Sepultura‘s Morbid Visions is my favorite thirty year old album. Released in Brazil on November 10th, 1986, Morbid Visions saw Sepultura slither past the primitive Hellhammer, Celtic Frost, and Sodom worship of their initial Bestial Devastation extended play (included as a bonus on almost all CD versions of Morbid Visions) and into ultraviolent, progressive but still primitive, death and black metal.15 Comments
After Slayer‘s foray into narrative composition on Hell Awaits, Slayer could have taken any number of directions in the then fertile metal landscape: gone in for the throat of aggression, matured their pubescent approach to long-form content, or paired down on riff quality for focused but circular songs. Reign in Blood was something of a compromise bred to appease more Floridian tastes which crave motion before coherence or purpose. The album is brief but bookended by two of the better songs in their discography which daftly elevate the questionable content residing in between. The remaining material siphons off of the paired down and quintessential “Angel of Death” by meandering in whatever assortment of good but disconnected riffs the Hanneman/King dichotomy happened upon in between Heinekens; held together in tacit alliances by a sweltering pace which exhausts itself right as the title track closes the record. The foresight required to write an album such as this is commendable but Reign in Blood is not Slayer’s watershed moment if for nothing more than the sheer amount of disposable songs – not riffs – which constitute the majority of the runtime. This uncomfortable fact goes unrecognized due to the sheer brevity of this work. Yet as I wrote this brief paragraph I must have recited the full album in my head at least a few times and I have not listened to the album is many years. May the resolve of Reign in Blood’s memetic warfare continue to withstand assailants from the ever flowing genre compost bin and grant listeners to the strength to withstand the torrents of nature herself.46 Comments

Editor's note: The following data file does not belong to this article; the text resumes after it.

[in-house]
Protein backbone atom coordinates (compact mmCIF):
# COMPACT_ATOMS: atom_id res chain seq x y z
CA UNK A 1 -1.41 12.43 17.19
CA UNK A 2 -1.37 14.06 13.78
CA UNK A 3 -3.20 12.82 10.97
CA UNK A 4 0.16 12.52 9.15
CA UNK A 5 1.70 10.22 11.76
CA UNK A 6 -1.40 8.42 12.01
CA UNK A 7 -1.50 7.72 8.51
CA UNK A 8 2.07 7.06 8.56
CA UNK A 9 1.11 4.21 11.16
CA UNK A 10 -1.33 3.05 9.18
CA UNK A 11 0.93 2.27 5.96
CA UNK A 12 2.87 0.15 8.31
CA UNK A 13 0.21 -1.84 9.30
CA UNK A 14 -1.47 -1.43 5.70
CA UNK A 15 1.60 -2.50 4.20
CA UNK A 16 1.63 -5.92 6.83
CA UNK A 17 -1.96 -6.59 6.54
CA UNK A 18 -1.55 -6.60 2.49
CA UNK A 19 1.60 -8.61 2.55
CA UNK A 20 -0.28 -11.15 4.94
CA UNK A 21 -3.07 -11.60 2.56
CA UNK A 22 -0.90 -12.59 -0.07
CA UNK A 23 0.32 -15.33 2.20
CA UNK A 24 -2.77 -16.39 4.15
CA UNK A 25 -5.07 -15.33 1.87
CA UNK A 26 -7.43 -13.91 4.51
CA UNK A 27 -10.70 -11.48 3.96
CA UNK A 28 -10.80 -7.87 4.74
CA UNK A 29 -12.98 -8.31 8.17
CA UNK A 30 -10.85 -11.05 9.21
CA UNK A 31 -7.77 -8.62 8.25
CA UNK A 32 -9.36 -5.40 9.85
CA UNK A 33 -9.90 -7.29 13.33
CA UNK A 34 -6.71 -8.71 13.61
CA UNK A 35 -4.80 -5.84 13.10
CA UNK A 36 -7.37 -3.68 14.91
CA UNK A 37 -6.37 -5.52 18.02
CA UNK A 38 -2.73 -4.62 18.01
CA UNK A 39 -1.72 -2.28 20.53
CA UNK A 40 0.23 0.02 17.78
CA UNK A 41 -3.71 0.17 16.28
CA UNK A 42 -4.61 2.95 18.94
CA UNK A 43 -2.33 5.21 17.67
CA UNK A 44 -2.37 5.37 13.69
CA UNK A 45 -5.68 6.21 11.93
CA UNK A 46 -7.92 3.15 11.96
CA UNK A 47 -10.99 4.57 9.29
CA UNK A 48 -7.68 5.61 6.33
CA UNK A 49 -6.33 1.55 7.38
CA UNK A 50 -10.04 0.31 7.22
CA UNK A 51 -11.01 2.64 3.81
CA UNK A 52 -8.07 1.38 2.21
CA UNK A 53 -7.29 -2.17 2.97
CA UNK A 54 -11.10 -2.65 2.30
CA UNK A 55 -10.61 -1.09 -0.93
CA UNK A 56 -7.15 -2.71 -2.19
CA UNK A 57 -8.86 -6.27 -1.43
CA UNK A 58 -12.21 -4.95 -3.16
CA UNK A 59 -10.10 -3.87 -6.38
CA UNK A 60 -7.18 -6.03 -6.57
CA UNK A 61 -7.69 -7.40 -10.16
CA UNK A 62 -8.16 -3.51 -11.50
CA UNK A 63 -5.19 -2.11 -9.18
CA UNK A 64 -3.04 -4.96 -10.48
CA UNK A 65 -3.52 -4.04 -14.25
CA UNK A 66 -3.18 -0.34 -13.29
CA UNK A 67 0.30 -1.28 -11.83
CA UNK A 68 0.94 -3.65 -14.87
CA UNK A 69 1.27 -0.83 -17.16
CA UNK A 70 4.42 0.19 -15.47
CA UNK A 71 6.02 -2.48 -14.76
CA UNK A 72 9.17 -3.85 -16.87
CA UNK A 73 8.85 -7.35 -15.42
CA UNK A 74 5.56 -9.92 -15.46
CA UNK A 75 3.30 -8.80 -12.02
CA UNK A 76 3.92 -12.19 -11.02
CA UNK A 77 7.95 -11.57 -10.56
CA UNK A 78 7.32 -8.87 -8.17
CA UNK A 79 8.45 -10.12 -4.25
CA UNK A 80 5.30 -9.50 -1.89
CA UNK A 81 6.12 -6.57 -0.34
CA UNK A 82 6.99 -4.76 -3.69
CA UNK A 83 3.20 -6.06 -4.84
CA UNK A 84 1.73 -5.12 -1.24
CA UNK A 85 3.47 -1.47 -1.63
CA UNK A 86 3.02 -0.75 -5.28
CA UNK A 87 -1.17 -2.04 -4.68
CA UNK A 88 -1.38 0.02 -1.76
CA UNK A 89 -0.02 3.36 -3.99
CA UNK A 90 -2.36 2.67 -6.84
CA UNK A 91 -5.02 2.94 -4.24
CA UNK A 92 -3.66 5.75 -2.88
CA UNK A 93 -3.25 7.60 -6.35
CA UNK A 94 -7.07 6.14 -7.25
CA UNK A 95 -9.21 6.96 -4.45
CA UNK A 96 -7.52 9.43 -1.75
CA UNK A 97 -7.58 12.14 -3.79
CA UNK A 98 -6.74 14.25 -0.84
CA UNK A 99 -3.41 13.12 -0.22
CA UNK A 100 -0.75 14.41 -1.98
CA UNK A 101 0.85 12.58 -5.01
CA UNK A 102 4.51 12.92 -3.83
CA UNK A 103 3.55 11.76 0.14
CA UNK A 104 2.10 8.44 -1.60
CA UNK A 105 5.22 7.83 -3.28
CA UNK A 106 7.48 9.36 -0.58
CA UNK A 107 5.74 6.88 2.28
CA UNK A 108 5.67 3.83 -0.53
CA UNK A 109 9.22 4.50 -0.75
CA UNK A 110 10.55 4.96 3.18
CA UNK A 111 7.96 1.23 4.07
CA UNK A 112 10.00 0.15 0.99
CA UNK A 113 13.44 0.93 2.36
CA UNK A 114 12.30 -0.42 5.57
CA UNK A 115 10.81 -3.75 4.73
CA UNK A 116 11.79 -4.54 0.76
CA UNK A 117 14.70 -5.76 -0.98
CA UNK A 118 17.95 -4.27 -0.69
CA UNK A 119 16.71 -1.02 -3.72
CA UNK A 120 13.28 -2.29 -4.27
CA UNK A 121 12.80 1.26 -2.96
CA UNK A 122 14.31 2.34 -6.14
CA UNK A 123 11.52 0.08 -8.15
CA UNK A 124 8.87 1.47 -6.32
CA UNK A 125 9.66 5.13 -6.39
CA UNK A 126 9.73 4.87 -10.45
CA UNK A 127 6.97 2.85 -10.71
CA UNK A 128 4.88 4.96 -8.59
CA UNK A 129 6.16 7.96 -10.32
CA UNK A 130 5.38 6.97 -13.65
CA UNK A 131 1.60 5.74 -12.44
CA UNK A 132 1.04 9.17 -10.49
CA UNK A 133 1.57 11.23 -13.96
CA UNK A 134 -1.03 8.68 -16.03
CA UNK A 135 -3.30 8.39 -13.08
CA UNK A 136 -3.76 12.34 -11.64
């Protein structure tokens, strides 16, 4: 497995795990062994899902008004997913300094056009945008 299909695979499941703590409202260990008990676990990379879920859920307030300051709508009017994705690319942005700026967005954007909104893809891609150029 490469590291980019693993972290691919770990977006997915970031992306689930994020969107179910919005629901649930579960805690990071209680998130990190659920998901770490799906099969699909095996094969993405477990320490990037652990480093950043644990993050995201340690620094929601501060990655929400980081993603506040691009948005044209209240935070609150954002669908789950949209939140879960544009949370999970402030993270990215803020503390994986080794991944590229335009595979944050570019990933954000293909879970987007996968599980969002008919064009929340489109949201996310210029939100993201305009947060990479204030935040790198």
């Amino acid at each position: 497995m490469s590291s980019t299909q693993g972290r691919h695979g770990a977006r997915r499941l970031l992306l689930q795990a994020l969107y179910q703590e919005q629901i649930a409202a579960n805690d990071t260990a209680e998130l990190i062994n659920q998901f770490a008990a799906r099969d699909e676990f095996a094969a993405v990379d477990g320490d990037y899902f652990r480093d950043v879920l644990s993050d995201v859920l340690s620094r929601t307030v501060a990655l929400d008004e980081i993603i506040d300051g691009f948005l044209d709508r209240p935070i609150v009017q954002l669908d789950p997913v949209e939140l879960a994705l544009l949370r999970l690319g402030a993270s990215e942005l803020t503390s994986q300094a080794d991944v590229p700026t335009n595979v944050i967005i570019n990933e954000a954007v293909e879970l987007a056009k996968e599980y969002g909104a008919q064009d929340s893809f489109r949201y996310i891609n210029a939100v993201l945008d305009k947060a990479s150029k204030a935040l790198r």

Article by David Rosales.
Released after Iron Maiden’s golden era, Somewhere in Time is touted by fans of heavy and power metal as a crown jewel of the band, exemplifying perfected expression and streamlined efficiency. This is not immediately convincing for metal hessians. Rightly so as the music became more sterile, hence, less credible. There is definitely a sense of “upgradedness” in both the production and the choice of stylistic voicings, allowing an inclusion of 80s pop coloration into the palette. This unclear, semi-sellout move demanded accountability, while at the same time the band boasted of accumulated experience fructifying the transformation, masterfully avoiding the typical degeneration that could be expected after the climax and summary of their original sound in 1985’s Live After Death.34 Comments
Conceived in rehearsals between 1984 and 1985, Abominations of Desolation was completed and recorded by 1986, showcasing the most concentrated and solid (in composition) release either Trey Azagthoth or Mike Browning have put out until now (or likely to ever release, for that matter). I hesitate to use the word refined here as that would imply a correcting of minute details at every level, which this album obviously does not posses. The next three albums make use of this material and refine it in different ways and distinct directions, filling out the rest of the albums with some good ideas and mostly filler.